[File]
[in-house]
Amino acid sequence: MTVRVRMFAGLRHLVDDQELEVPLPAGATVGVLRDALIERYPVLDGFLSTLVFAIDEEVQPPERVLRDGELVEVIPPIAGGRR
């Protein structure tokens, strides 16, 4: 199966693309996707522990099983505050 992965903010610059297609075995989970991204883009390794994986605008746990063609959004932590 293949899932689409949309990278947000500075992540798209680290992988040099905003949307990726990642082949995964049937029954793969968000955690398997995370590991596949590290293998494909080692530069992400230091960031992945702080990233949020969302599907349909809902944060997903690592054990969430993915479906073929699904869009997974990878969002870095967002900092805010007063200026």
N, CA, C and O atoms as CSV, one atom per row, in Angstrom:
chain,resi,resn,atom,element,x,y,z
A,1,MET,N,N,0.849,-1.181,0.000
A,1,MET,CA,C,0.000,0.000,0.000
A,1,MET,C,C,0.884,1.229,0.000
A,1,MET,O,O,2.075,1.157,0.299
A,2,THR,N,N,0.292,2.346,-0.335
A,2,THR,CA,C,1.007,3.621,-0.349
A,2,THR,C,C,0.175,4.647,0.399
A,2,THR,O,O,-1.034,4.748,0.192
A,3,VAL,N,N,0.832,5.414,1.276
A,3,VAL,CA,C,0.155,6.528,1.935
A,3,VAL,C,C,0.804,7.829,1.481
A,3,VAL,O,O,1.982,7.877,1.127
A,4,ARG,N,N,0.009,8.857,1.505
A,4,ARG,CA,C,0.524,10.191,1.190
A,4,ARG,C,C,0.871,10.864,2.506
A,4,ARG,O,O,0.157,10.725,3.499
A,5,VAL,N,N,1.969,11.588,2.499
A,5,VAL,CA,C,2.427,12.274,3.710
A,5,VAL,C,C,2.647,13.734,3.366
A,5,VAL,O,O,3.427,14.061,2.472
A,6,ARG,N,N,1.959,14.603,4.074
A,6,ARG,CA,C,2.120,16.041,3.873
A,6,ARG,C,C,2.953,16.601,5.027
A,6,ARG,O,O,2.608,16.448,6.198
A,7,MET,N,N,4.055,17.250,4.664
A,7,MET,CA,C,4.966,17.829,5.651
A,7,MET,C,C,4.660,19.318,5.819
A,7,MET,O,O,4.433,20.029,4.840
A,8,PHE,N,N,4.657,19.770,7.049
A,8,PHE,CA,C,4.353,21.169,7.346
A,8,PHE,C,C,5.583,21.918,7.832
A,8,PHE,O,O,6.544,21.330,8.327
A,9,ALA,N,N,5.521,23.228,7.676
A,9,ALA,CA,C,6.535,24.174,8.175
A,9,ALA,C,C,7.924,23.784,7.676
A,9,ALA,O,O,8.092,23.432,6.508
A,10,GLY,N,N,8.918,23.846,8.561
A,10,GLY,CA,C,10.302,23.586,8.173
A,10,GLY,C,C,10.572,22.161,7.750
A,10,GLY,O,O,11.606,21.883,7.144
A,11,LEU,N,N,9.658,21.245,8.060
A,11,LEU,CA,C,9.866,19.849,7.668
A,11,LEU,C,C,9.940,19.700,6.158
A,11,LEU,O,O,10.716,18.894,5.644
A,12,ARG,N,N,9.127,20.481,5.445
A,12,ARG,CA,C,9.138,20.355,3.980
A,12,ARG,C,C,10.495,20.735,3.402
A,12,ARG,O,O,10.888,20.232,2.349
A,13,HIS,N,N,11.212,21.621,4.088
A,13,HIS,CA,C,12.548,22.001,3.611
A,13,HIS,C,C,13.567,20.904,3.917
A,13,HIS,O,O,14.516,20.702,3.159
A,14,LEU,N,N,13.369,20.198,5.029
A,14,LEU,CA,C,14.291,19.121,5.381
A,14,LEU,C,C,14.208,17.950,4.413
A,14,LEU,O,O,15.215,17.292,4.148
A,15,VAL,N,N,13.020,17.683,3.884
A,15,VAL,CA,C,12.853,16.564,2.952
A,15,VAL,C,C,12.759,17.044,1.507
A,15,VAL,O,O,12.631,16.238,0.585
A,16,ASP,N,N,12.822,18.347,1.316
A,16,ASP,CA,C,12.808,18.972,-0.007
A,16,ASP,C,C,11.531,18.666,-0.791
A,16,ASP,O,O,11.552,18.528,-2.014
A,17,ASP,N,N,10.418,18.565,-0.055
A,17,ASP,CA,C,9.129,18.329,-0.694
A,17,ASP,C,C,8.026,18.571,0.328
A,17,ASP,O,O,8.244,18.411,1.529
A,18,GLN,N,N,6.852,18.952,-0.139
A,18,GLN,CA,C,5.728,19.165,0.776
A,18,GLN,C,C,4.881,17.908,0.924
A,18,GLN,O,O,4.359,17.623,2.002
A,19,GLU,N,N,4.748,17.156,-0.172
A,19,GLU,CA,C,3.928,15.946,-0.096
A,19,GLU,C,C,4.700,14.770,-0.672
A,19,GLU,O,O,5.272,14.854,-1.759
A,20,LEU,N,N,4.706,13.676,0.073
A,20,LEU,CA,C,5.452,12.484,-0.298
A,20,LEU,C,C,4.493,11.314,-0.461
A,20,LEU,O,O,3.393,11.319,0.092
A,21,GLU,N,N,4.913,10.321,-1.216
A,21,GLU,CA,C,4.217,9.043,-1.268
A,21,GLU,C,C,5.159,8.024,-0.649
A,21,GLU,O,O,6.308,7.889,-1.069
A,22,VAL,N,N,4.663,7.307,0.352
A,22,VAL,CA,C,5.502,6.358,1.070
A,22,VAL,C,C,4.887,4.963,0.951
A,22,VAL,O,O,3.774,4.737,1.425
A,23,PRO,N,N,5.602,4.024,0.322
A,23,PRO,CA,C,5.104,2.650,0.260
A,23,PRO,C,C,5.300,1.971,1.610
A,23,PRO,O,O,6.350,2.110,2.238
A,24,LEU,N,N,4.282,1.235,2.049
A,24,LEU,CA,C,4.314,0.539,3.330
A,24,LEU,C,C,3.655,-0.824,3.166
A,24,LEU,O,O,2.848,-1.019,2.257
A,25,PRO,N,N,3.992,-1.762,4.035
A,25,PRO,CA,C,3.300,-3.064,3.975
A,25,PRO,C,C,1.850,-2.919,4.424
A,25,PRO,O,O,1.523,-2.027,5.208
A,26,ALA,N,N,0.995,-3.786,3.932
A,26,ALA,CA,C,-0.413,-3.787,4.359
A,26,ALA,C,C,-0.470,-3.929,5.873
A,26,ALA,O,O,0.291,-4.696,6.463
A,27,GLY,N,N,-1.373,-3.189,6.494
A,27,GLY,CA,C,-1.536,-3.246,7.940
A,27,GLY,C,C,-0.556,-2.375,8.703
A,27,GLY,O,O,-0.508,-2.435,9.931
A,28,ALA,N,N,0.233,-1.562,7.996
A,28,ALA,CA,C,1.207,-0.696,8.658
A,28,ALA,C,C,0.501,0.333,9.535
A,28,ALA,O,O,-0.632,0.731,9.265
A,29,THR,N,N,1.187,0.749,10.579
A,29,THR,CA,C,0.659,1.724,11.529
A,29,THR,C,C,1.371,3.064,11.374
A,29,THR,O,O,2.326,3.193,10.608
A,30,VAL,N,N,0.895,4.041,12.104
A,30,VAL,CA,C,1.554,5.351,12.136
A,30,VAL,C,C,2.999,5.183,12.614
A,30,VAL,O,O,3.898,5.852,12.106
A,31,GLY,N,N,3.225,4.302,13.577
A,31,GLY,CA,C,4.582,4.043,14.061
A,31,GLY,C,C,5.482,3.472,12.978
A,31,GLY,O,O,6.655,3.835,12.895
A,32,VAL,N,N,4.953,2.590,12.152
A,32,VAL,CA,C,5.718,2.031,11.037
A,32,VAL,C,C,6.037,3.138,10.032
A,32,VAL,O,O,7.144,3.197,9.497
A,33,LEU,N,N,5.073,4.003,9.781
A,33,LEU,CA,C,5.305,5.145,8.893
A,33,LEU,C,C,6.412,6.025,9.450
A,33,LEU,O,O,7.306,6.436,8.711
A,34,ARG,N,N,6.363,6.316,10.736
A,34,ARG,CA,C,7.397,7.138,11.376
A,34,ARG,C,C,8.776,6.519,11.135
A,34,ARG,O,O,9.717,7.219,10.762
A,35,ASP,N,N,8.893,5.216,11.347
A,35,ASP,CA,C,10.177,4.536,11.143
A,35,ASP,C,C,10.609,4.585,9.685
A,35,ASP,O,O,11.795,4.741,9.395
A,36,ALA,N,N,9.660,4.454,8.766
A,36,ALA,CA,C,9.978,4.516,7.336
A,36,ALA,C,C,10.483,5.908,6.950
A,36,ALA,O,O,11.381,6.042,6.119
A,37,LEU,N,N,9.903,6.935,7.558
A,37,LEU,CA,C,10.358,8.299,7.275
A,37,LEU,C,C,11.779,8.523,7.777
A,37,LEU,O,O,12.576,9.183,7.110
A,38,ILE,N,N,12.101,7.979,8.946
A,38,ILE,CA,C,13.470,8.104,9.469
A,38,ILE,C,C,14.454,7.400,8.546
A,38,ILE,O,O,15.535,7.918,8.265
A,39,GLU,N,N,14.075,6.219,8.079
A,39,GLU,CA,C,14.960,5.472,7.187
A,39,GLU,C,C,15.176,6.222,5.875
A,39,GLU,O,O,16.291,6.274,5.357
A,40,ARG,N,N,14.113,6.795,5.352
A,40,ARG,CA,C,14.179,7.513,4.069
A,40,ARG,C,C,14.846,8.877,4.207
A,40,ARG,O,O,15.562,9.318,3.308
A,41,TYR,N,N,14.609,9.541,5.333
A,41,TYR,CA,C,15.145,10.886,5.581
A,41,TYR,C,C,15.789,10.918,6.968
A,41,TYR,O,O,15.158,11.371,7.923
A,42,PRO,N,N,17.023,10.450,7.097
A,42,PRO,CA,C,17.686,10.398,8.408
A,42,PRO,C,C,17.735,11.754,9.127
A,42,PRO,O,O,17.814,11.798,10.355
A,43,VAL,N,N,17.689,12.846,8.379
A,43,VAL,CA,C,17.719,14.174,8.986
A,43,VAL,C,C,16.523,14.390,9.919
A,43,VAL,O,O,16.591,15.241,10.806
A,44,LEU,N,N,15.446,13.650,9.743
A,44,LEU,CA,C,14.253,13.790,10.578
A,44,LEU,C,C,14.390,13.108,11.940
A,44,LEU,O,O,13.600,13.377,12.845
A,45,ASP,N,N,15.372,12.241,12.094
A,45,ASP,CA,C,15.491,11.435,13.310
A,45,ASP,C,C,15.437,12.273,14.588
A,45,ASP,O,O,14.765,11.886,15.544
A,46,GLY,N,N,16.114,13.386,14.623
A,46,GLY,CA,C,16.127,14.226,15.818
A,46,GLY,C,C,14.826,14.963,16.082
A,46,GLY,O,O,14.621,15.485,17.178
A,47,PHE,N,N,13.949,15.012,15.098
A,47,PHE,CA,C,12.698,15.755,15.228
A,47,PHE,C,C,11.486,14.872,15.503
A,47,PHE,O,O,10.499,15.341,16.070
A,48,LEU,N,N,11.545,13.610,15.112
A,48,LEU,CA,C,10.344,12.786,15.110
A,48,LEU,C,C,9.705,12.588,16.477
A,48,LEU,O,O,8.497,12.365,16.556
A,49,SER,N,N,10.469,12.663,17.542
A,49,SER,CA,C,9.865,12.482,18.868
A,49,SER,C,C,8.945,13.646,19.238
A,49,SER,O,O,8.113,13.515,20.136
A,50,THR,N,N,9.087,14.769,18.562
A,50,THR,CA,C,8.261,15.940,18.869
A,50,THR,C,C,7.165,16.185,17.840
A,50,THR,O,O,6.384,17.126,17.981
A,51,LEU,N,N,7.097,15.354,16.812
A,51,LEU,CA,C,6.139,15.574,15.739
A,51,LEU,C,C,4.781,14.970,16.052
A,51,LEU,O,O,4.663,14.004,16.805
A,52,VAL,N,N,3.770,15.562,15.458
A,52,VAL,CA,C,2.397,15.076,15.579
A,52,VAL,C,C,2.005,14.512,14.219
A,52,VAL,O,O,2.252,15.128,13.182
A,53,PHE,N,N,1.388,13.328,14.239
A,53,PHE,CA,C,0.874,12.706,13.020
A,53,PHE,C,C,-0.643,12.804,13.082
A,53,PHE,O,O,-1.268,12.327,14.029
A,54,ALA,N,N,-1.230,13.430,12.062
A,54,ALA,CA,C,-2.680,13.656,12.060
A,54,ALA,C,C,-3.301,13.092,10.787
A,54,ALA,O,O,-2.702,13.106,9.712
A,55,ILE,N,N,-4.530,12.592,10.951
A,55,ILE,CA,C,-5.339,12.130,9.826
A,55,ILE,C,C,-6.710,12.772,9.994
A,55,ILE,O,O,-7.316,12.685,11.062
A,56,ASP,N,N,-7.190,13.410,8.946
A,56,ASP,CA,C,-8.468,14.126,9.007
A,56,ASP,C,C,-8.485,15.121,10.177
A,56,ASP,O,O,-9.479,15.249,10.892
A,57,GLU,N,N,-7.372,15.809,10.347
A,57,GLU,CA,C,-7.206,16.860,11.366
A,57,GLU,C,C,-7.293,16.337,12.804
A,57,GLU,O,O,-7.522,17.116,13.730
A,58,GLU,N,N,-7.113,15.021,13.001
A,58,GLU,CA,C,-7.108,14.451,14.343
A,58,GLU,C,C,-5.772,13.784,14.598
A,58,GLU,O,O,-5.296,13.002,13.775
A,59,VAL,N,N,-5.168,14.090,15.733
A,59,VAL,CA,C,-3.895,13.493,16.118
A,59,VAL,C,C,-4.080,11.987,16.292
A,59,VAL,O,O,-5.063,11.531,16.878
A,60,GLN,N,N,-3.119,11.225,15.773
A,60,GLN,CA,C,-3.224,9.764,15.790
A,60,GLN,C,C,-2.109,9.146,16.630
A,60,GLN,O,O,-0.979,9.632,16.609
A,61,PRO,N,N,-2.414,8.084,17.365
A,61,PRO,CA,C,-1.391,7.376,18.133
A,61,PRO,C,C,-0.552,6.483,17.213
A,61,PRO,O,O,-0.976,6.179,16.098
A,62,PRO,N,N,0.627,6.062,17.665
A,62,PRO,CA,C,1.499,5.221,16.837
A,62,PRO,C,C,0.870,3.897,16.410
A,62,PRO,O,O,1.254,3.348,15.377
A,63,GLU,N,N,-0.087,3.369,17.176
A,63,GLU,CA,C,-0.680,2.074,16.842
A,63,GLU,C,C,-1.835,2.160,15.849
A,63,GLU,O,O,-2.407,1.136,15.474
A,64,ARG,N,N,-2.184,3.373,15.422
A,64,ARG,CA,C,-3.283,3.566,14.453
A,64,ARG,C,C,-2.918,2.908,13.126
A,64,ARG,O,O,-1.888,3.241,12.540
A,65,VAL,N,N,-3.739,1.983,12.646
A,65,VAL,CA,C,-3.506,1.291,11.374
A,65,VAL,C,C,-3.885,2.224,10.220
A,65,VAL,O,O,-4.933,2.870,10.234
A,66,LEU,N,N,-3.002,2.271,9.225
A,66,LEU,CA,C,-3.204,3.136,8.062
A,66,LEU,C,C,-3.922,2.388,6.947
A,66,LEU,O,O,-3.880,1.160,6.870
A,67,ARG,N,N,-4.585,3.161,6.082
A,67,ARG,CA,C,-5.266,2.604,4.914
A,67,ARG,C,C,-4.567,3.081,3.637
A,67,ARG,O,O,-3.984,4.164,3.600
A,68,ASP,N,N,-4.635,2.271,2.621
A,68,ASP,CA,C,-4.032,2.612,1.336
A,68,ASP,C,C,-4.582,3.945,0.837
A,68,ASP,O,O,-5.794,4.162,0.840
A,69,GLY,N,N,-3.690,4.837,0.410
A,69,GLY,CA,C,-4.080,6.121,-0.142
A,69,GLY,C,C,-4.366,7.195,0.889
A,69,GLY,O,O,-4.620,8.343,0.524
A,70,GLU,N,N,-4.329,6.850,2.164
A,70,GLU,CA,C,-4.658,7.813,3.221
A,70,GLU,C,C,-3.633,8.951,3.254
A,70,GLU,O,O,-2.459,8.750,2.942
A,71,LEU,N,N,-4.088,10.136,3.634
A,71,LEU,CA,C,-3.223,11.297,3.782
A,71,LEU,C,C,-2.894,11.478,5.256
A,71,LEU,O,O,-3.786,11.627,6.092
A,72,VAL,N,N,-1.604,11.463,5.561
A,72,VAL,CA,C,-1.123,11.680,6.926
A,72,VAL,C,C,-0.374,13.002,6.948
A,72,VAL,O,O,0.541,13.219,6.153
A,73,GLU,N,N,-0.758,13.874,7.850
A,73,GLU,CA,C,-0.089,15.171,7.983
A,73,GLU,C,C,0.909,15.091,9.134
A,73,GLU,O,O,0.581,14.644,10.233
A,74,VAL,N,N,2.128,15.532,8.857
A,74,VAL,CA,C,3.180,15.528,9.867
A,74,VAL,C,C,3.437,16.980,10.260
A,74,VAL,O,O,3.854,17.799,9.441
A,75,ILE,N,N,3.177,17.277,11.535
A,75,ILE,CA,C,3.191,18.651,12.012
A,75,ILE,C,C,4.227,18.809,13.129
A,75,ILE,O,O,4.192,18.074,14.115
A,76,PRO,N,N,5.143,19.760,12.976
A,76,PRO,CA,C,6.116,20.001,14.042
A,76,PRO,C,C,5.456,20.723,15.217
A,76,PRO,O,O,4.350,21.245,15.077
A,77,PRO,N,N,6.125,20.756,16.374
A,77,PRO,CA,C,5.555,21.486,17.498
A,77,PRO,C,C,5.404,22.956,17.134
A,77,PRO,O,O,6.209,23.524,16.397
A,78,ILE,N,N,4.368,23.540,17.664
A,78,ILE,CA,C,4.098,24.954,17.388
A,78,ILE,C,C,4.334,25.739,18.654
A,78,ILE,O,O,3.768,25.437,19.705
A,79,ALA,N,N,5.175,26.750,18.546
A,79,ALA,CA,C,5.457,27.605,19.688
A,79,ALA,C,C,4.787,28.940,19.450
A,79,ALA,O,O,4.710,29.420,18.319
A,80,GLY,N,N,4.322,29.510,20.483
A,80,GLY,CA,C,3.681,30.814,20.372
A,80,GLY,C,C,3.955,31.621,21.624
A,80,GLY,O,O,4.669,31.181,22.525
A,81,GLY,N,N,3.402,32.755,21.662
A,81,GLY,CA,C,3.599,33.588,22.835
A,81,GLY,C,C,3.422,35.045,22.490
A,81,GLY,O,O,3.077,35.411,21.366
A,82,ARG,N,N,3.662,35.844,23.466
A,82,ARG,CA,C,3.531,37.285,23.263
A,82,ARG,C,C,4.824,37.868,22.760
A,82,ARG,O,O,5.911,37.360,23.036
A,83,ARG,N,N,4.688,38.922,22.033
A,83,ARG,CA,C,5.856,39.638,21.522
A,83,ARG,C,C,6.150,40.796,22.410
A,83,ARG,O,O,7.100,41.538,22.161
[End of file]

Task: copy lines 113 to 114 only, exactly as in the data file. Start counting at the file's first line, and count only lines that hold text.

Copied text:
A,27,GLY,O,O,-0.508,-2.435,9.931
A,28,ALA,N,N,0.233,-1.562,7.996